By Ben Chandler T'17
This summer, with help from Tuck GIVES, I interned at NPR in Washington, D.C. as a consultant in the office of the COO. It was far and away the most rewarding experience I could have asked for in a summer internship.
The work I did was challenging and meaningful. I learned a lot about journalism, the media industry, nonprofits, consulting, and perhaps most importantly, how dedicated NPR’s staff is. My internship began with a stunningly beautiful memorial for David Gilkey and Zabihullah Tamanna, an NPR photographer and his translator who were killed in Afghanistan just a day before I started. Although the mood on that Monday was somber, watching the organization rally around a fallen colleague throughout the summer was truly touching and inspiring.
Other days were punctuated with Tiny Desk Concerts, sitting in on show recordings, and learning about the latest technological innovations NPR is implementing to make their programming available to more and more people. Shameless plug: If you haven’t yet downloaded the NPR One App, do it now!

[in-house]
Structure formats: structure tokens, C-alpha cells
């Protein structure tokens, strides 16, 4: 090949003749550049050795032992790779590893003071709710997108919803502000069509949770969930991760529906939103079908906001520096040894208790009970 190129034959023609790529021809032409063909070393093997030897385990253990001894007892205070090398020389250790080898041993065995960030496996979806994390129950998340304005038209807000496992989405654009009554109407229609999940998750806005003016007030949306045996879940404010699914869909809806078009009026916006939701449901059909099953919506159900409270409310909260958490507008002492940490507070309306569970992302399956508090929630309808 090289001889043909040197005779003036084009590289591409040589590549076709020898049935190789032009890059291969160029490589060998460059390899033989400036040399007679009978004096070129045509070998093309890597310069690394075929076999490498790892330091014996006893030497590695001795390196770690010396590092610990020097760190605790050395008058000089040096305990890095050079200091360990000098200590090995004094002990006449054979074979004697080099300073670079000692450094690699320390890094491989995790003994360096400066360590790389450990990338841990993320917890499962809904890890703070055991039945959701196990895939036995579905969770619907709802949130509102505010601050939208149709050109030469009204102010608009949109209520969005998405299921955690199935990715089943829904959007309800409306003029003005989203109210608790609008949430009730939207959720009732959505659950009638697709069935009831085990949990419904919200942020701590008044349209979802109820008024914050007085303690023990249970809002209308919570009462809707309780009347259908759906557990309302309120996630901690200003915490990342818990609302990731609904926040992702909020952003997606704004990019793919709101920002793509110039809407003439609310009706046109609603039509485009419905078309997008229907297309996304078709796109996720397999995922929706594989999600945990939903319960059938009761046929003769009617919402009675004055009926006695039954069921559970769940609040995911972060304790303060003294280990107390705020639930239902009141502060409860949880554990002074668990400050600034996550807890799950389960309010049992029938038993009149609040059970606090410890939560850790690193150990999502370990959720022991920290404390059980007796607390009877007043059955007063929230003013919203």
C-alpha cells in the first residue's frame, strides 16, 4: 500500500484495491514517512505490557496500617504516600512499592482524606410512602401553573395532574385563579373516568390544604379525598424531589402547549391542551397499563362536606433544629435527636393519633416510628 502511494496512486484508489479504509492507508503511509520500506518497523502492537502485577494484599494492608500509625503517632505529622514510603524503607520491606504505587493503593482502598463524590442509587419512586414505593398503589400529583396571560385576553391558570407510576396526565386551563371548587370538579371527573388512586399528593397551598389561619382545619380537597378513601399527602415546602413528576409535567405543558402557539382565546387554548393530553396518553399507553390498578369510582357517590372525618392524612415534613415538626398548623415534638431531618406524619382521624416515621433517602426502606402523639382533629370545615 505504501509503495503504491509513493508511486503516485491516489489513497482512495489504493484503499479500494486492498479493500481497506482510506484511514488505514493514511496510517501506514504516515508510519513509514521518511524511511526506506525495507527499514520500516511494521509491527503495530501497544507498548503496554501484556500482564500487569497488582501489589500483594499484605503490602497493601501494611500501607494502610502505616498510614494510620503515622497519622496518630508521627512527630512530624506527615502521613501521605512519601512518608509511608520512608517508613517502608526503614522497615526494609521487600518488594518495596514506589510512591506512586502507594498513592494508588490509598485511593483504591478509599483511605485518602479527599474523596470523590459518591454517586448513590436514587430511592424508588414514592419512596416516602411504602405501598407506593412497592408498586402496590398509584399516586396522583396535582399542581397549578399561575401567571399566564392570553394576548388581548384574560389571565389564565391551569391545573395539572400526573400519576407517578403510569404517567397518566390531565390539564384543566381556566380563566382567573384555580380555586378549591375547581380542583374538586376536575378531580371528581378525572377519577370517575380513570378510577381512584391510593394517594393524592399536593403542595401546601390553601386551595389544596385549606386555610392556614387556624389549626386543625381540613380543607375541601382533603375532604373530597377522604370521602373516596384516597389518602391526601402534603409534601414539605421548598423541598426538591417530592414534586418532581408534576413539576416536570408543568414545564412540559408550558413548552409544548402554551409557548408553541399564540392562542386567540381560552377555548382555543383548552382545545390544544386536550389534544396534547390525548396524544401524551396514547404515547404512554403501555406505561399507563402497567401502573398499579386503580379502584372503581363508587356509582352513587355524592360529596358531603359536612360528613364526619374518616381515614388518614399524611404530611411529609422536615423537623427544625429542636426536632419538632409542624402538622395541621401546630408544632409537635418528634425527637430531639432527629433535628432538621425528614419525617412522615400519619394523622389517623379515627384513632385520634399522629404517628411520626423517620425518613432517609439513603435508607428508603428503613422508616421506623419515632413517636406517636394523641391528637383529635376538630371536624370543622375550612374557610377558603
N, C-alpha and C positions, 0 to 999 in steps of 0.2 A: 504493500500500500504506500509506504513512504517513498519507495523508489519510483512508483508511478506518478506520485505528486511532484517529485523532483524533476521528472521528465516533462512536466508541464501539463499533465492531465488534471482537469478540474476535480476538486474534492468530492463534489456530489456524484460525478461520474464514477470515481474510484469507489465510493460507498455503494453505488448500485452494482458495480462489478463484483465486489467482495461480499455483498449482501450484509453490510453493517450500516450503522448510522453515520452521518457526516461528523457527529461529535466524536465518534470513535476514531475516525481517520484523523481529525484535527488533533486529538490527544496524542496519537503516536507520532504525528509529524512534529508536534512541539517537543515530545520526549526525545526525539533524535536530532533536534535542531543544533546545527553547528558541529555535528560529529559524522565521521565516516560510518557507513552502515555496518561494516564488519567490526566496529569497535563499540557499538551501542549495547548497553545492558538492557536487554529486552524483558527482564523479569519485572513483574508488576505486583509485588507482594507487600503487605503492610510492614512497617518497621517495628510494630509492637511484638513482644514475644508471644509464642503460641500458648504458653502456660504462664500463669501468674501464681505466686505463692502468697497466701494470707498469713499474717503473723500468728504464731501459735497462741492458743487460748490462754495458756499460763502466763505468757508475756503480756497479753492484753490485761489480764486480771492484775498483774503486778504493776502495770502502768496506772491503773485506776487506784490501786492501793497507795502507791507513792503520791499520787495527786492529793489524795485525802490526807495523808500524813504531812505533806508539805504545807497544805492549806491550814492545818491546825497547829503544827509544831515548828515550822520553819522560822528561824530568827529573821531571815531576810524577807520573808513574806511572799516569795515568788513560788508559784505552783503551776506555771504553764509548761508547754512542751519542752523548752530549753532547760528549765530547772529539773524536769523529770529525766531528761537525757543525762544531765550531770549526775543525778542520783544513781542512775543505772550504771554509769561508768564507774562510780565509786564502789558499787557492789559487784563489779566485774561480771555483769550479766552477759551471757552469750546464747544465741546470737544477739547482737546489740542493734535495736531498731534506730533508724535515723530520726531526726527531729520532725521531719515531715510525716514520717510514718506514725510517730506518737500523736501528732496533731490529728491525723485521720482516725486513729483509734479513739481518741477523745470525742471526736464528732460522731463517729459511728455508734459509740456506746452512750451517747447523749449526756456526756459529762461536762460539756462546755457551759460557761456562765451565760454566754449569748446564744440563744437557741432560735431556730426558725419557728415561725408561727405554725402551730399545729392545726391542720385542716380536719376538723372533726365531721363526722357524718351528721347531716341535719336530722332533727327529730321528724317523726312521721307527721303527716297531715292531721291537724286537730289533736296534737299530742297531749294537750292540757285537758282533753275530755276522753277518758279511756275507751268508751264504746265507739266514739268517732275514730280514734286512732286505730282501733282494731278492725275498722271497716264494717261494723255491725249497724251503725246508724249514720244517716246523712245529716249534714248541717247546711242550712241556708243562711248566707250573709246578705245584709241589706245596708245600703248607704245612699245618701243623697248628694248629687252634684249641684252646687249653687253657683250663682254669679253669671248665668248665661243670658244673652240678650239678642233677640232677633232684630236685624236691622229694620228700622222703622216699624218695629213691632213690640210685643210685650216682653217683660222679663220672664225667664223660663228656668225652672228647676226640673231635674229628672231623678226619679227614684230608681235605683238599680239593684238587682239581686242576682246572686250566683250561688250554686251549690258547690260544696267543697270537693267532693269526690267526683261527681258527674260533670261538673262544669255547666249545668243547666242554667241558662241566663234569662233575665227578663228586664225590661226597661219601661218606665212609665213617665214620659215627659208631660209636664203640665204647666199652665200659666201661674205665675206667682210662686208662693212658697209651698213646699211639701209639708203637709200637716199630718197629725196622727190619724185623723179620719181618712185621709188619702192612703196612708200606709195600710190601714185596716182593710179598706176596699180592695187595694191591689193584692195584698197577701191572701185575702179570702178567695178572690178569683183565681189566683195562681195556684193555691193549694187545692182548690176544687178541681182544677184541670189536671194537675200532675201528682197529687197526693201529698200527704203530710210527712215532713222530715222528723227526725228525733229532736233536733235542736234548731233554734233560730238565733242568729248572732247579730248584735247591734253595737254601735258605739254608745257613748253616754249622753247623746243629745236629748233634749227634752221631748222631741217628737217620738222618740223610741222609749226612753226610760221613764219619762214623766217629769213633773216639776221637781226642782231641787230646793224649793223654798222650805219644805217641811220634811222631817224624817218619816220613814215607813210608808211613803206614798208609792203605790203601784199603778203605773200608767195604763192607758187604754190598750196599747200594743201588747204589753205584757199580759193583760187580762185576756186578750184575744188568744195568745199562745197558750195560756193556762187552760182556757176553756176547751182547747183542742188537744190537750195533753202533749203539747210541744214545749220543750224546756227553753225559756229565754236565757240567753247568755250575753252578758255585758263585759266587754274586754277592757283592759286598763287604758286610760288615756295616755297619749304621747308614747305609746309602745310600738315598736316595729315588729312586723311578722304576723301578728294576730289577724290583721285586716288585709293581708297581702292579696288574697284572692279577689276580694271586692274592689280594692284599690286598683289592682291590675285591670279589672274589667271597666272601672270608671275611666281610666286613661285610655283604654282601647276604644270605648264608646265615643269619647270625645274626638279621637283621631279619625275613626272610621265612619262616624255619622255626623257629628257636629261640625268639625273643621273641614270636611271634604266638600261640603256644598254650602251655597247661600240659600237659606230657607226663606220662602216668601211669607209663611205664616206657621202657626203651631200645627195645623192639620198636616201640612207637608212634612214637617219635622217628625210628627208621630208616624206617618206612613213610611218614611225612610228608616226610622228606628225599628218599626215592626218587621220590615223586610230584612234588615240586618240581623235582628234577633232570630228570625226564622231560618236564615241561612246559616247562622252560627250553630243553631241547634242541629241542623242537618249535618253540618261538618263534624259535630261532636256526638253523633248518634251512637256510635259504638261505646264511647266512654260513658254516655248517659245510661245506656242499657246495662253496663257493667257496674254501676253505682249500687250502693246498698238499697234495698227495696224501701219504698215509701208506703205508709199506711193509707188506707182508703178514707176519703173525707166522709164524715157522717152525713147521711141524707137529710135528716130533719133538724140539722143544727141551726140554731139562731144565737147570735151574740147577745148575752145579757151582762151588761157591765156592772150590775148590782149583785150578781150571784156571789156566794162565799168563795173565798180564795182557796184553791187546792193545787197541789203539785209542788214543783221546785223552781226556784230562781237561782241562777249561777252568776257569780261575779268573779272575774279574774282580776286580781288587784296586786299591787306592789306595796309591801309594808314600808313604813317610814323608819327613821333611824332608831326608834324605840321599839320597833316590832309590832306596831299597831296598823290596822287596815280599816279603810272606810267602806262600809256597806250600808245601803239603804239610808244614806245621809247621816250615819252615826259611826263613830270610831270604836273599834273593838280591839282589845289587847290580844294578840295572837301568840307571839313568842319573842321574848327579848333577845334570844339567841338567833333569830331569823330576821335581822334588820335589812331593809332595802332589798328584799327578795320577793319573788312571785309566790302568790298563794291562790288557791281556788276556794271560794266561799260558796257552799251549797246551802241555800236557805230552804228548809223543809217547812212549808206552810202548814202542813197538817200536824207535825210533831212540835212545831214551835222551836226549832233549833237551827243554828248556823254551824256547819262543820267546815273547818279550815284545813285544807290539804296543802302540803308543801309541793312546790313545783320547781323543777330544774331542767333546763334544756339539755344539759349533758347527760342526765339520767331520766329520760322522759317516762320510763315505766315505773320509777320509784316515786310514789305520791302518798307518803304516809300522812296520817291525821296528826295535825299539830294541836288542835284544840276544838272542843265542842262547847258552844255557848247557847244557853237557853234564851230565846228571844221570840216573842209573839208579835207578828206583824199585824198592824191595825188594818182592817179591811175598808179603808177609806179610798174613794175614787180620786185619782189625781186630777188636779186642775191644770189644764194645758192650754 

Through my boss, Michael Lutzky T’06 (a former Washington Post photographer and McKinseyite), I received incredible guidance, feedback, and access to speak with and present to senior executives throughout NPR. I may also have had a small influence on Hidden Brain, a podcast that covers issues of human behavior and social sciences in really interesting ways. I got to sit next to the producers of the show and occasionally, in between their endless witty banter and creativity, Maggie Penman or Max Nesterak would lean over their standing desks to ask me, “the business person,” what I thought of a certain idea they were working on or an edit of the show.
As a nonprofit, NPR is highly focused on its mission to “work in partnership with its member stations to create a more informed public.” As a “business person” used to thinking almost exclusively in terms of profitability and the bottom line, thinking in terms of audience impact and mission presented a whole new dimension for me to consider, and one that I’ll definitely keep in mind coming back to Tuck as a second-year student.